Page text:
I usually set these weekly tasks on a Sunday. I keep it really simple. I make a to-do list in Evernote. One of my current 100-day challenge goals has been to have a greater balance in life. So some of my weekly tasks have included getting in touch and meeting up with 1 friend per week. The other is doing weight training 3 times a week. Also, doing some self-development or a morning ritual, 4 times a week, for 30 minutes.

2. After-Action Review

The next weekly task is to do an after-action review. The first part of this review is to score yourself. 1 is not productive, 2 is poor, 3 is average, 4 is good, and 5 is exceptional. It’s a bit like doing a school report, except you are both the teacher and the student.

Next, write down all the things that you achieved that week. Write down your actions, strategies, and lucky breaks that led you to success. Then identify the actions, attitudes, and obstacles that negatively affected your progress. Once you’ve done that, come up with your future actions. You now know what didn’t go so well last week. What are you going to do next week to get back on track based on that?

I believe that the weekly after-action review is crucial to your success in changing your life in 100 days. It will prevent you from going down a rabbit hole, which is doing a task for far longer than you need to. Or even worse, doing a task that is not helping you towards your goal. The after-action review enables you to identify what’s working and what’s not working.

I do this religiously every week now. After recent weekly after-action reviews, I have identified that I’m super consistent and focused on creating content for Self Help for Life. But also that I’m spending very little time on my own self-development.

3. Check-in with Your Accountability Buddy or on Social Media

If you have an accountability buddy, a mentor, or a coach, send them your after-action review. Ask for their input. Or, post it on social media. It’s important for two reasons.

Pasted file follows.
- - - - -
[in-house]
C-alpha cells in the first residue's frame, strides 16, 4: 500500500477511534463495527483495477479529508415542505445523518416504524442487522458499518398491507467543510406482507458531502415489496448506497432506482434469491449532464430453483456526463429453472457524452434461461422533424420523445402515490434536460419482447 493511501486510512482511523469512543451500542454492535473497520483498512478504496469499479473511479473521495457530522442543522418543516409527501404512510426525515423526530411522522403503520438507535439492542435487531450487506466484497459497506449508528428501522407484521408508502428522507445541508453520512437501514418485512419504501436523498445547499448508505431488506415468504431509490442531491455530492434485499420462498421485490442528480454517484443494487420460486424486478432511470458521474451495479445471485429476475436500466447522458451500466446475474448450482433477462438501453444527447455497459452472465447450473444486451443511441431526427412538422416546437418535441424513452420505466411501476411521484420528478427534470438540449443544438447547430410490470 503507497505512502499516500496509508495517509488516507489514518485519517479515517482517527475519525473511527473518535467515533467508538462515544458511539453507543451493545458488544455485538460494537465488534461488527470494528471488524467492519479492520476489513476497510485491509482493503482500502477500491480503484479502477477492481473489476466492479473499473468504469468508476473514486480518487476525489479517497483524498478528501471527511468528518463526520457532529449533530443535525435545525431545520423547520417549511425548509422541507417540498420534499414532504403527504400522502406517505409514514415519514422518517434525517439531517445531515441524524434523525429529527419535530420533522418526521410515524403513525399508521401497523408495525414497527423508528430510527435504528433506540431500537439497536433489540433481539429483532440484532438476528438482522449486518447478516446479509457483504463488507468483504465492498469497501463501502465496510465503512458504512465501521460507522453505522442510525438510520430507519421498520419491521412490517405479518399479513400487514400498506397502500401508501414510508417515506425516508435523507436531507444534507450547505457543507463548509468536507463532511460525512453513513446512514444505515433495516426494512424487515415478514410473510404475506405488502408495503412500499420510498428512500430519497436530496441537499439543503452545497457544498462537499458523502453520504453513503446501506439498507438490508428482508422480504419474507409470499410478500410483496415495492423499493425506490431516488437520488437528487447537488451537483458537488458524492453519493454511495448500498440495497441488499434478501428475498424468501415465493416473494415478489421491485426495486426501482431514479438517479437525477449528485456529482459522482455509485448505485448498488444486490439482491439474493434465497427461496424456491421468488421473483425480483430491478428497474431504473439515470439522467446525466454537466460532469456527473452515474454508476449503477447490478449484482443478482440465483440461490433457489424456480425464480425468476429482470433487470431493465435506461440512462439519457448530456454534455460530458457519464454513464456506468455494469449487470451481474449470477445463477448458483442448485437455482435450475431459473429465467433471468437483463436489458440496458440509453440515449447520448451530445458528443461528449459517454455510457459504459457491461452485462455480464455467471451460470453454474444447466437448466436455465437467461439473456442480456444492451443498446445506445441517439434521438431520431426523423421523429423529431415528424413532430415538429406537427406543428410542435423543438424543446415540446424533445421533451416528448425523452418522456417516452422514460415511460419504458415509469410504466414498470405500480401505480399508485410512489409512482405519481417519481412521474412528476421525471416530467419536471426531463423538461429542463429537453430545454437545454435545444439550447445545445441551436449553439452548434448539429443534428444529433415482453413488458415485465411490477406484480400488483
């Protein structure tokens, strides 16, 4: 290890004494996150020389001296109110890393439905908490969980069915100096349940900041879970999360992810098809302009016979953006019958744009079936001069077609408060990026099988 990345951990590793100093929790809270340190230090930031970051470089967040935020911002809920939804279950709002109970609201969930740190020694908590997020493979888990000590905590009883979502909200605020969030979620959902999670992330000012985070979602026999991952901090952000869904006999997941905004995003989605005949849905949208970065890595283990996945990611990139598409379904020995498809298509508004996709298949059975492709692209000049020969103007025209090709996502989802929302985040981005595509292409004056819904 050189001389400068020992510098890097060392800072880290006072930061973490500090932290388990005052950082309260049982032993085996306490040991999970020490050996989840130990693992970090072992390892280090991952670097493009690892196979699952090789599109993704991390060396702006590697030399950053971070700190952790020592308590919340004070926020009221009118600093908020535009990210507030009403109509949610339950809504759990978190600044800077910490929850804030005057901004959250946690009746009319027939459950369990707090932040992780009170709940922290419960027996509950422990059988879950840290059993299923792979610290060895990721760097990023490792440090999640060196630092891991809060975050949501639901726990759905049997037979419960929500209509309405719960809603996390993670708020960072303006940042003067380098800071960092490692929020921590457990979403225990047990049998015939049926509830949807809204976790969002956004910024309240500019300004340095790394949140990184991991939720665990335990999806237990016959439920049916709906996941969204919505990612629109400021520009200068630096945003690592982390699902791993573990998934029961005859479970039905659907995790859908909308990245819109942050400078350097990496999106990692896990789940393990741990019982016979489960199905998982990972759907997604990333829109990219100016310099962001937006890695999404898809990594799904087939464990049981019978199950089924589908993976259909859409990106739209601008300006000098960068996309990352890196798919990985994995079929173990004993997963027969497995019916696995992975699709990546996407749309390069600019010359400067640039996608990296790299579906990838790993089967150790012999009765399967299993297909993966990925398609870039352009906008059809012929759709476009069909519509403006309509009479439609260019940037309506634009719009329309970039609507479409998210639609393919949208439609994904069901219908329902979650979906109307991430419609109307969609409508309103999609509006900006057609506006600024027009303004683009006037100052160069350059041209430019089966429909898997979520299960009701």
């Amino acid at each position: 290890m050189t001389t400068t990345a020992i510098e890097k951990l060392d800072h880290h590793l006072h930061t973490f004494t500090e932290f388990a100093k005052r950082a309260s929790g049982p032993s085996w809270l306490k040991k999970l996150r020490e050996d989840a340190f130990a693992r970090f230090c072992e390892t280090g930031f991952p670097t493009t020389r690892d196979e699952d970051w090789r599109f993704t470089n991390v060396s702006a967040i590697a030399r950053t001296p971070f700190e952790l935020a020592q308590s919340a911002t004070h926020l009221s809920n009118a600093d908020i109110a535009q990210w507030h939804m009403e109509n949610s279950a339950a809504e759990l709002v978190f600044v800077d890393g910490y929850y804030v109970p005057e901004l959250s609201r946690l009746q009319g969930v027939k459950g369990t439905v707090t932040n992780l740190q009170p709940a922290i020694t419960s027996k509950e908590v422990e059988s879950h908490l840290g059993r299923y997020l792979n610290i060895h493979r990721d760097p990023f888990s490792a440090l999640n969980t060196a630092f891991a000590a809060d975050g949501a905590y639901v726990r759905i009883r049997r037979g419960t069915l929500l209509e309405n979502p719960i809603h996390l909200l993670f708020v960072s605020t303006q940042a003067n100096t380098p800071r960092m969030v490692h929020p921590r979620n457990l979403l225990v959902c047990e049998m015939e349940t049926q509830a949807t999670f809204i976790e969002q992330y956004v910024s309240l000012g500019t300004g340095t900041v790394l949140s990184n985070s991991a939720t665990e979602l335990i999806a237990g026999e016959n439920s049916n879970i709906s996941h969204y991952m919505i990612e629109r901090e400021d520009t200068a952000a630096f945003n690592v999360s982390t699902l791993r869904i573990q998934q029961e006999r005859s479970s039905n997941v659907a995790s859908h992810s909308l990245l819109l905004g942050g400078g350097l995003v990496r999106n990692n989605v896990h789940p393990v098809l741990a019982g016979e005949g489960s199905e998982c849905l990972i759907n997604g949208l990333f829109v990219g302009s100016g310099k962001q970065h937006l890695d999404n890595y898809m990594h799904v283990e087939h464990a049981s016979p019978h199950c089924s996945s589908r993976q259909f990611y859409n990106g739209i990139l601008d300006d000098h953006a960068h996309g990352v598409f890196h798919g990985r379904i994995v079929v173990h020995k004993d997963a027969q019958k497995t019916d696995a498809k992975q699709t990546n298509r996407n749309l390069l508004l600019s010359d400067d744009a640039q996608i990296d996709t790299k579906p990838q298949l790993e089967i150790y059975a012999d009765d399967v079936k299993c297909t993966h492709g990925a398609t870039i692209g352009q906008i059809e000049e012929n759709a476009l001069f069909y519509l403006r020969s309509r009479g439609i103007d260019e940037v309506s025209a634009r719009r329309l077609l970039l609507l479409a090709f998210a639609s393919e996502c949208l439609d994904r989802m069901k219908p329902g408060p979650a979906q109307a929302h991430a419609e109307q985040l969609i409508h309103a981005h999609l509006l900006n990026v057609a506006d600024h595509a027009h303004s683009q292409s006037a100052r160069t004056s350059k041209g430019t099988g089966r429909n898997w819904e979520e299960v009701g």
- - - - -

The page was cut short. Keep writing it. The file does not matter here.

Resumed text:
Firstly, it makes sure you do the after-action review in the first place. You’re accountable for doing that. And secondly, it allows you to explain to someone else where you came up short and how you’re going to change that.

4. Celebrate Your Wins!

Your final weekly task is to celebrate. Remember that what gets rewarded gets repeated. So, celebrate what you did well and give yourself a little treat. That will inspire and motivate you to achieve even bigger things in the next week.

Your Daily Steps to Success

There are some things you will want to do every day to change your life in 100 days. The first thing, ideally as soon as you get out of bed, is to spend 15 minutes getting inspired, motivated, and educated. Watch a motivating video, listen to a motivating podcast, or read a few pages of a self-help book. You need to feel motivated. You need the inspiration to take action. You also need education to know what to do. It’s essential to have a success mindset. Remember that if you want to achieve something amazing in 100 days or less, you can no longer do what you used to do. You’ll need to develop different attitudes, skills, and behaviors to what you normally do.

1. Review the 100-day Challenge Goal

One of the initial steps you did right at the start was to set a SMART goal. You need to review that goal, read it out, read it out loud if you can, maybe even write it down. Make sure to review it every day. Also, examine the tasks and actions you did the day before. Think about what you achieved yesterday and what you didn’t achieve?

2. Review Your Weekly Action Plan

The action plan consists of tasks that you set after you did your after-action review. Decide what you’re going to do today. Write it down as a to-do list. I usually do this in Evernote. You’re going to end up with a list of things that you will commit to doing today. That’s very important. Don’t write too much down on that list. You want to be confident that you can do all those things today.

3. Take Action!